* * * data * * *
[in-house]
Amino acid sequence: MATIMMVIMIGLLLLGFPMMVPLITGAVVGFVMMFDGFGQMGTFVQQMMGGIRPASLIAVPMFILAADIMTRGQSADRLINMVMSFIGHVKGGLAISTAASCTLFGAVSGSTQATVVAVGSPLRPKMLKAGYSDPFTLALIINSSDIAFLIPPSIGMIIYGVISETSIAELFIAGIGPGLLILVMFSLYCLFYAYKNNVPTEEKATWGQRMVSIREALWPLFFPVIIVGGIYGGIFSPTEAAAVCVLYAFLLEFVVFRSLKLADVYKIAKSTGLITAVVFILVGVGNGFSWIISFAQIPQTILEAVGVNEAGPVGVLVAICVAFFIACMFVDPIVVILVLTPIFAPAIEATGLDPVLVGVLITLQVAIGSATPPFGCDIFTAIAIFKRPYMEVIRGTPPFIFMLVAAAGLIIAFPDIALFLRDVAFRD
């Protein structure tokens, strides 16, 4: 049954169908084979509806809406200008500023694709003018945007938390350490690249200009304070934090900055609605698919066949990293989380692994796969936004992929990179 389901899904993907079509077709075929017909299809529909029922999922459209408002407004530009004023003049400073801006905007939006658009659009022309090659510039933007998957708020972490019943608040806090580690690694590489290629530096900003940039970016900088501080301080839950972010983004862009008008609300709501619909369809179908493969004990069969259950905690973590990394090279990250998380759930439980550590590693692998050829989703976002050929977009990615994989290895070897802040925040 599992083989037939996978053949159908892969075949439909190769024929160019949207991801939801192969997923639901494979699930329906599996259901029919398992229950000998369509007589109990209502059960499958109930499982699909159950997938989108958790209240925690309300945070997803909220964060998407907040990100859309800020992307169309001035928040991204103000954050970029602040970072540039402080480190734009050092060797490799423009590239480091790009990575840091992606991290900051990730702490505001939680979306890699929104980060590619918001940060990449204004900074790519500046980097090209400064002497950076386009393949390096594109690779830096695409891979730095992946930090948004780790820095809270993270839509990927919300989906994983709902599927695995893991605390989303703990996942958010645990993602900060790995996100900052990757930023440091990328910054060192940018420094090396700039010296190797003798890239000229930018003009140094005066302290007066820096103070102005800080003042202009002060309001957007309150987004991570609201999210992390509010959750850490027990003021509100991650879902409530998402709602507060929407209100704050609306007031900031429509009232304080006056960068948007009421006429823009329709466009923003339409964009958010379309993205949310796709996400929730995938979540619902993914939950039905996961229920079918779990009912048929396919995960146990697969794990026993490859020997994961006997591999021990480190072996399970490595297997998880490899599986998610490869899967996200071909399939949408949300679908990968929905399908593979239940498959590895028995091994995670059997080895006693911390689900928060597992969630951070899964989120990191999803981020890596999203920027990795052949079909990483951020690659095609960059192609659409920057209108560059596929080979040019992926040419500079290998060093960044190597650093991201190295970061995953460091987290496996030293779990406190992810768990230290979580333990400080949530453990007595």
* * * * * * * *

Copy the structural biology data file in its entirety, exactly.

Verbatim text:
[in-house]
Amino acid sequence: MATIMMVIMIGLLLLGFPMMVPLITGAVVGFVMMFDGFGQMGTFVQQMMGGIRPASLIAVPMFILAADIMTRGQSADRLINMVMSFIGHVKGGLAISTAASCTLFGAVSGSTQATVVAVGSPLRPKMLKAGYSDPFTLALIINSSDIAFLIPPSIGMIIYGVISETSIAELFIAGIGPGLLILVMFSLYCLFYAYKNNVPTEEKATWGQRMVSIREALWPLFFPVIIVGGIYGGIFSPTEAAAVCVLYAFLLEFVVFRSLKLADVYKIAKSTGLITAVVFILVGVGNGFSWIISFAQIPQTILEAVGVNEAGPVGVLVAICVAFFIACMFVDPIVVILVLTPIFAPAIEATGLDPVLVGVLITLQVAIGSATPPFGCDIFTAIAIFKRPYMEVIRGTPPFIFMLVAAAGLIIAFPDIALFLRDVAFRD
């Protein structure tokens, strides 16, 4: 049954169908084979509806809406200008500023694709003018945007938390350490690249200009304070934090900055609605698919066949990293989380692994796969936004992929990179 389901899904993907079509077709075929017909299809529909029922999922459209408002407004530009004023003049400073801006905007939006658009659009022309090659510039933007998957708020972490019943608040806090580690690694590489290629530096900003940039970016900088501080301080839950972010983004862009008008609300709501619909369809179908493969004990069969259950905690973590990394090279990250998380759930439980550590590693692998050829989703976002050929977009990615994989290895070897802040925040 599992083989037939996978053949159908892969075949439909190769024929160019949207991801939801192969997923639901494979699930329906599996259901029919398992229950000998369509007589109990209502059960499958109930499982699909159950997938989108958790209240925690309300945070997803909220964060998407907040990100859309800020992307169309001035928040991204103000954050970029602040970072540039402080480190734009050092060797490799423009590239480091790009990575840091992606991290900051990730702490505001939680979306890699929104980060590619918001940060990449204004900074790519500046980097090209400064002497950076386009393949390096594109690779830096695409891979730095992946930090948004780790820095809270993270839509990927919300989906994983709902599927695995893991605390989303703990996942958010645990993602900060790995996100900052990757930023440091990328910054060192940018420094090396700039010296190797003798890239000229930018003009140094005066302290007066820096103070102005800080003042202009002060309001957007309150987004991570609201999210992390509010959750850490027990003021509100991650879902409530998402709602507060929407209100704050609306007031900031429509009232304080006056960068948007009421006429823009329709466009923003339409964009958010379309993205949310796709996400929730995938979540619902993914939950039905996961229920079918779990009912048929396919995960146990697969794990026993490859020997994961006997591999021990480190072996399970490595297997998880490899599986998610490869899967996200071909399939949408949300679908990968929905399908593979239940498959590895028995091994995670059997080895006693911390689900928060597992969630951070899964989120990191999803981020890596999203920027990795052949079909990483951020690659095609960059192609659409920057209108560059596929080979040019992926040419500079290998060093960044190597650093991201190295970061995953460091987290496996030293779990406190992810768990230290979580333990400080949530453990007595």